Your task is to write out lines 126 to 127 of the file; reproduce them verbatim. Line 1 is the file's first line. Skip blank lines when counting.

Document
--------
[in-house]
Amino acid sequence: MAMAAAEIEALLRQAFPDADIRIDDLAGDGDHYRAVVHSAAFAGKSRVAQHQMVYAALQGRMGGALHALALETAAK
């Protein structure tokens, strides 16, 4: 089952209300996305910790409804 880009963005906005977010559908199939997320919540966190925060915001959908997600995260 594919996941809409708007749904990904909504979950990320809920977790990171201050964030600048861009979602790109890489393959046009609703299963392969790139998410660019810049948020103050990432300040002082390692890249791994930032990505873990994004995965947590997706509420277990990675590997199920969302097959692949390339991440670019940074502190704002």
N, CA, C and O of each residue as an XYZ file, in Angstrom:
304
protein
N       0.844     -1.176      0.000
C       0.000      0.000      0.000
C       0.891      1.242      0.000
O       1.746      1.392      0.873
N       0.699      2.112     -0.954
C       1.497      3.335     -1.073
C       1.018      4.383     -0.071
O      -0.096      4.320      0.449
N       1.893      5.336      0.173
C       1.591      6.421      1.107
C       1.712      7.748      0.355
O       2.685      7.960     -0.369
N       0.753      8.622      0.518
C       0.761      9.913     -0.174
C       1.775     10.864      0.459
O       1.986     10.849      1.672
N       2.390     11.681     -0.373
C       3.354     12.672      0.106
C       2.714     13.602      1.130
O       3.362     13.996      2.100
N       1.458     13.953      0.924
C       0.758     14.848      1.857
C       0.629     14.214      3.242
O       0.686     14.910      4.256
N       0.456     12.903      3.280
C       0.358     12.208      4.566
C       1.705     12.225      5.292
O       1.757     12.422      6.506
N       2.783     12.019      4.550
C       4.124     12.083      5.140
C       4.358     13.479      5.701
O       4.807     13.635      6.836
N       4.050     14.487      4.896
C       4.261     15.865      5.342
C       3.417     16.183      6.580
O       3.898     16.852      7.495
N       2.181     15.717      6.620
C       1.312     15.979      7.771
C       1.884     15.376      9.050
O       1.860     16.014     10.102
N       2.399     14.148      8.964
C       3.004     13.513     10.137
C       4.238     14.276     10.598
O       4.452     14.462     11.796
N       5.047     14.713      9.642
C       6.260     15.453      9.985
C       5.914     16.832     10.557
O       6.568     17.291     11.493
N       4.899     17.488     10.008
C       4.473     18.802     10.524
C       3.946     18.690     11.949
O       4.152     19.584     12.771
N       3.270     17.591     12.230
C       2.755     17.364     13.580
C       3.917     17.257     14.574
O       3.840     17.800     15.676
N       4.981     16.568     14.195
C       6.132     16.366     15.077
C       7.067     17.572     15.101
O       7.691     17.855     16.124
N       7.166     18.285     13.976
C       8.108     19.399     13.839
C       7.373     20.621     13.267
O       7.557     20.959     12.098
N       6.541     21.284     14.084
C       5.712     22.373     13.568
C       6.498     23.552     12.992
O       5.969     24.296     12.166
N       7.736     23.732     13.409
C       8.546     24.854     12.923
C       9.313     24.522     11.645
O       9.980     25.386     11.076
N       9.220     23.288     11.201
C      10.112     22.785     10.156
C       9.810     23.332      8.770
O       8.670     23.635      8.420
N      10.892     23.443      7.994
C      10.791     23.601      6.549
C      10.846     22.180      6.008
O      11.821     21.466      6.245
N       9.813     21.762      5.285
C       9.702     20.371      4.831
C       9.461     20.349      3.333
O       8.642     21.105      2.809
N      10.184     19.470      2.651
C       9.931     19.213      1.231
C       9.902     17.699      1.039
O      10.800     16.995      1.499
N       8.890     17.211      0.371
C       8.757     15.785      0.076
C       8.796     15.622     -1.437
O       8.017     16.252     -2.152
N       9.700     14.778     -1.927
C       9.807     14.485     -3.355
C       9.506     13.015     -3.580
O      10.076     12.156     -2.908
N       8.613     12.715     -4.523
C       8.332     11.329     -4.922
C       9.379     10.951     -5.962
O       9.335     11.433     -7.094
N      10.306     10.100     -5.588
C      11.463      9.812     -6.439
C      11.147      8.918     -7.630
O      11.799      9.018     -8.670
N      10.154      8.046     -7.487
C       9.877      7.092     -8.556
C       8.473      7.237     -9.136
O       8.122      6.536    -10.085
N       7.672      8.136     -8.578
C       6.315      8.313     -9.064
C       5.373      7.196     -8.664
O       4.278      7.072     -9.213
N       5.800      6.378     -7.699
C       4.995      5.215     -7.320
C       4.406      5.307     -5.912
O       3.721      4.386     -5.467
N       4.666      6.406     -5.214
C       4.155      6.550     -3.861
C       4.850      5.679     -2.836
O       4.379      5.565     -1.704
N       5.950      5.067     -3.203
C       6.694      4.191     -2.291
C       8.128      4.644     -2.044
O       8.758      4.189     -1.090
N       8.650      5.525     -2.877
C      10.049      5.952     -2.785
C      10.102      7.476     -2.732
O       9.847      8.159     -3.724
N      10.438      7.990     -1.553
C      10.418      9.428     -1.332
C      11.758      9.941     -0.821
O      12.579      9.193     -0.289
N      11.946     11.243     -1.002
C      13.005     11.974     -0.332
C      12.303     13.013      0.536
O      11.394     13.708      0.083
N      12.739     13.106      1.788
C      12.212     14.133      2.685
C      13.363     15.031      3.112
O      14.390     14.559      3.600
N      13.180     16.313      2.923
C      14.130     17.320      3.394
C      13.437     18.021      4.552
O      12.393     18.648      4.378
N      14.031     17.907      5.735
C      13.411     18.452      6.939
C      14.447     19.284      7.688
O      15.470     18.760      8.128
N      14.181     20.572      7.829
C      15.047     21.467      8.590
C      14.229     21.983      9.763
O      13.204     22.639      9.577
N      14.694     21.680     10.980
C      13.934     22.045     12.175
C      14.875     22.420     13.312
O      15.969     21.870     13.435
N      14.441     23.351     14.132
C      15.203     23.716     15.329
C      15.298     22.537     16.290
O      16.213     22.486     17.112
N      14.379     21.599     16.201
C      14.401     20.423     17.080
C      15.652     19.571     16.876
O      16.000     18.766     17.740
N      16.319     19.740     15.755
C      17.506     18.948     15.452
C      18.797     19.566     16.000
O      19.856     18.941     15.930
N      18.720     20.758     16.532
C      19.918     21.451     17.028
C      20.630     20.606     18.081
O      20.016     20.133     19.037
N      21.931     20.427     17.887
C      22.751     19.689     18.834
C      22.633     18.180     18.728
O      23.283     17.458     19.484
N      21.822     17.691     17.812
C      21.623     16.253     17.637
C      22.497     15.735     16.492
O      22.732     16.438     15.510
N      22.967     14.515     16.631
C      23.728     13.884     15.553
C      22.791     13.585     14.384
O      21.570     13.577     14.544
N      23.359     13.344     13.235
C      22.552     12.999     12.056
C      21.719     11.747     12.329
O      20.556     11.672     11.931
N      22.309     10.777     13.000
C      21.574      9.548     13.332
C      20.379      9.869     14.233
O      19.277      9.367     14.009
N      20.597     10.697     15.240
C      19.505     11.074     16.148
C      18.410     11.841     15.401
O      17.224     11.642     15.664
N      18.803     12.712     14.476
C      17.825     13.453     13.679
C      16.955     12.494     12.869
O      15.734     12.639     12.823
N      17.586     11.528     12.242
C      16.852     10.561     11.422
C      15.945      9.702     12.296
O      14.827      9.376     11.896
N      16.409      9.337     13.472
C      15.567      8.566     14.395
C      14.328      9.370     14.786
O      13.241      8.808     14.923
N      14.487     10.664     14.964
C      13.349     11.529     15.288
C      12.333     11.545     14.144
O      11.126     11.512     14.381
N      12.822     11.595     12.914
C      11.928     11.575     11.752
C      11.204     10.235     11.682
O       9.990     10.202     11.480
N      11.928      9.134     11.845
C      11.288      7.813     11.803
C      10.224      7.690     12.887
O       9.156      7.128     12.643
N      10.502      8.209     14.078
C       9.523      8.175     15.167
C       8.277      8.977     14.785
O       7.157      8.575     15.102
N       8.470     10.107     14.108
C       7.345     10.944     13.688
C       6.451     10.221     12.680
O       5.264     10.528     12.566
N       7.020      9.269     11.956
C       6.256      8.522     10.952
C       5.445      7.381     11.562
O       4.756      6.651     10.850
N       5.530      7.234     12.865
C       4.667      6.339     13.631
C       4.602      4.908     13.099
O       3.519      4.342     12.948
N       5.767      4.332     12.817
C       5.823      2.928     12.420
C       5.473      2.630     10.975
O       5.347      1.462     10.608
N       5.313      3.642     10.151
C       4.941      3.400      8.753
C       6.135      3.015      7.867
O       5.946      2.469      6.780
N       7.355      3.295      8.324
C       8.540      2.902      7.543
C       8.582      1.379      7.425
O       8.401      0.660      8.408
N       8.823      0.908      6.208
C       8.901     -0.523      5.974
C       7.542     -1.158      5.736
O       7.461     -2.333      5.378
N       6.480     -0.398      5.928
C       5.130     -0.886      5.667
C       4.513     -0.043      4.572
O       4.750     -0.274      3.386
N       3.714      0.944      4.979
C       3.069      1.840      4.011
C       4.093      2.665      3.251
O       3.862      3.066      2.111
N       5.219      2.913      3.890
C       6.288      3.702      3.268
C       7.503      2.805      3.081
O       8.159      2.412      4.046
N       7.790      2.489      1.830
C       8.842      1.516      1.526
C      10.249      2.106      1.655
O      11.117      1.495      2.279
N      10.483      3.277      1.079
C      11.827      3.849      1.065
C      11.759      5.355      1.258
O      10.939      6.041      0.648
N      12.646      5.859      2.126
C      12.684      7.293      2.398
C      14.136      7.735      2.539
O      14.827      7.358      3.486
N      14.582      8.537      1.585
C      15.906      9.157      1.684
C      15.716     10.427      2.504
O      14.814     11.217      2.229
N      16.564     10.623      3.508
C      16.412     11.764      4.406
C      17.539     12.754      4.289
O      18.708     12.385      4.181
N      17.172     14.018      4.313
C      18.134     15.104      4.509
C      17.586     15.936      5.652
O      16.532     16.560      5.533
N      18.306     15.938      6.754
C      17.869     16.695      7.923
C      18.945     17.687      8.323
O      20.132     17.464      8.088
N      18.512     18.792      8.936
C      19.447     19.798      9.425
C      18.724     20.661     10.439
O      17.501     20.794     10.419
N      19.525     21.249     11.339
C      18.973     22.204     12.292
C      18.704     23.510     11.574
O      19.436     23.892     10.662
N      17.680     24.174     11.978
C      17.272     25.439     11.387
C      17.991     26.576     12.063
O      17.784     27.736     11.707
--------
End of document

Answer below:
O       4.379      5.565     -1.704
N       5.950      5.067     -3.203